Correlating Forest Cover Loss with Land Surface Temperatures of Nnamdi Azikiwe University, Awka using Remote Sensing Methods
Keywords:Forest cover, Forest loss, Land surface temperature, Remote sensing, UNIZIK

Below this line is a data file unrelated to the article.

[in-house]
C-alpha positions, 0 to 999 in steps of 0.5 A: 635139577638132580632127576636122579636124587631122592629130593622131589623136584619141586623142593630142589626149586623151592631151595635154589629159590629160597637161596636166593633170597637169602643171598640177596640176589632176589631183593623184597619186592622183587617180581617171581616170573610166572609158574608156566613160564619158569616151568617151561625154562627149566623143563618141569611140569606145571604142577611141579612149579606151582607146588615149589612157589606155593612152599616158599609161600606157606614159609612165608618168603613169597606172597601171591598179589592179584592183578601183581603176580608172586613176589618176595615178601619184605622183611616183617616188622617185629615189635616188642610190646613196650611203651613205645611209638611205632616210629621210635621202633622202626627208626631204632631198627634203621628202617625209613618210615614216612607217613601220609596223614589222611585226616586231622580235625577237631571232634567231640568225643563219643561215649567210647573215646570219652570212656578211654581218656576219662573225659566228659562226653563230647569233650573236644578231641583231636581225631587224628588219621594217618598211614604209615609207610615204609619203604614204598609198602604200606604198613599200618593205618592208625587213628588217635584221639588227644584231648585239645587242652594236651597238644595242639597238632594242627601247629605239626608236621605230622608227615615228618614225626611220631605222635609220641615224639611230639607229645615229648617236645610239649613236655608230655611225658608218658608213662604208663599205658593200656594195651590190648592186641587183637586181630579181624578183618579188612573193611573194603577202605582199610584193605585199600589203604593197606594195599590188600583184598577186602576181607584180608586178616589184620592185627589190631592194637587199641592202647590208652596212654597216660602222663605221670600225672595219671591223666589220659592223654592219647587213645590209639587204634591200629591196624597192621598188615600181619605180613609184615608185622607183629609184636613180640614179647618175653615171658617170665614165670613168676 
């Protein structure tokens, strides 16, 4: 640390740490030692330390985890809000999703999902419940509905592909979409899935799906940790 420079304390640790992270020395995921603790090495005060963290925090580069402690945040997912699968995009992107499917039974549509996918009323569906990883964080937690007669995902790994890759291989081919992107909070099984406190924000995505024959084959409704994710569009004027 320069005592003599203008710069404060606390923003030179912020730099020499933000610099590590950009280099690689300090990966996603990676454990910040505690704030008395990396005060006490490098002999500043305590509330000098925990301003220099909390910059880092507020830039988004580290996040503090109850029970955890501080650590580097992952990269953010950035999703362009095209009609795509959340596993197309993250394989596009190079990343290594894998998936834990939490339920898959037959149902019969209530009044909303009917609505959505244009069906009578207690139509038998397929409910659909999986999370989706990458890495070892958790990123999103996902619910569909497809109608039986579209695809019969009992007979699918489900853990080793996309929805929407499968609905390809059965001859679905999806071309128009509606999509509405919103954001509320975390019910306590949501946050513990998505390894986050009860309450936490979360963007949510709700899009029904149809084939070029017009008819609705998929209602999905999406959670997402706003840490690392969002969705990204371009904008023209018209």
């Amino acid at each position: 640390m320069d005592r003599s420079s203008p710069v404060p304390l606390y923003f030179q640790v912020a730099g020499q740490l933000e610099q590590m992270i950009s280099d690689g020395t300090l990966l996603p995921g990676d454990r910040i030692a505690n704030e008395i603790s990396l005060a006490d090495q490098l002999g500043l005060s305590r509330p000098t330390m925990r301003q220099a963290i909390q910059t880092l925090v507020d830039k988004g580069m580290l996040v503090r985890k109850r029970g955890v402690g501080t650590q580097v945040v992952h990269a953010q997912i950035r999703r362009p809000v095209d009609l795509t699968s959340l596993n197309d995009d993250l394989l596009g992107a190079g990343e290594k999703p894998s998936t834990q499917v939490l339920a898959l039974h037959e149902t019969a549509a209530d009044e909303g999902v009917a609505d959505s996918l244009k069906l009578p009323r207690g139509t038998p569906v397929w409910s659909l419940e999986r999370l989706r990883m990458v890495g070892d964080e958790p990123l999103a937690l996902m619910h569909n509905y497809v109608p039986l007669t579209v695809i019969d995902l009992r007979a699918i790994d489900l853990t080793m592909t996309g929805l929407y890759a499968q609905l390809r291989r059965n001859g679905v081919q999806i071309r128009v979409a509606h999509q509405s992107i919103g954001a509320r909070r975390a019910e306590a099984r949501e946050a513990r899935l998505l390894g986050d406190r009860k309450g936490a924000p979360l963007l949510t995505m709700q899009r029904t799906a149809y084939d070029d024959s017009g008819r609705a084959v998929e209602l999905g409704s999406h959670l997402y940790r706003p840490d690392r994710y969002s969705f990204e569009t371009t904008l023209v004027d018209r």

Human pressures, combined with changing hydrology and land resources, have a distinct effect on the carbon chain and ecosystem resilience. The increase in urban areas contributes significantly to the loss of vegetation cover (VC), which accelerates carbon emissions, increasing land surface temperature (LST) and global warming. This study used remote sensing and GIS techniques to estimate the Land Use/Land Cover (LU/LC) changes by focusing on VC loss and its impact on LST and carbon emissions in Nnamdi Azikiwe University during 2001-2021. The study’s findings confirmed an reduction of VC of about -39% from 2001- 2011 with around 27.2% increase of vegetation cover loss, and corresponding LST rise from 22˚C to 35˚C. The trends were continuous, with a decrease in VC loss by -30% during 2011–2021, contributing 26˚C– 42˚C LST rise in the study area. Results indicate that the massive amount of carbon attracted the sun’s rays due to the VC loss and raising the surface temperature by 20˚C since 2001, which directly contributing to global warming. Thus, to mitigate climate hazards, efforts to slow urbanization to reduce pollution gateways and increase carbon sinks through afforestation will significantly contribute to protecting humanity from global warming.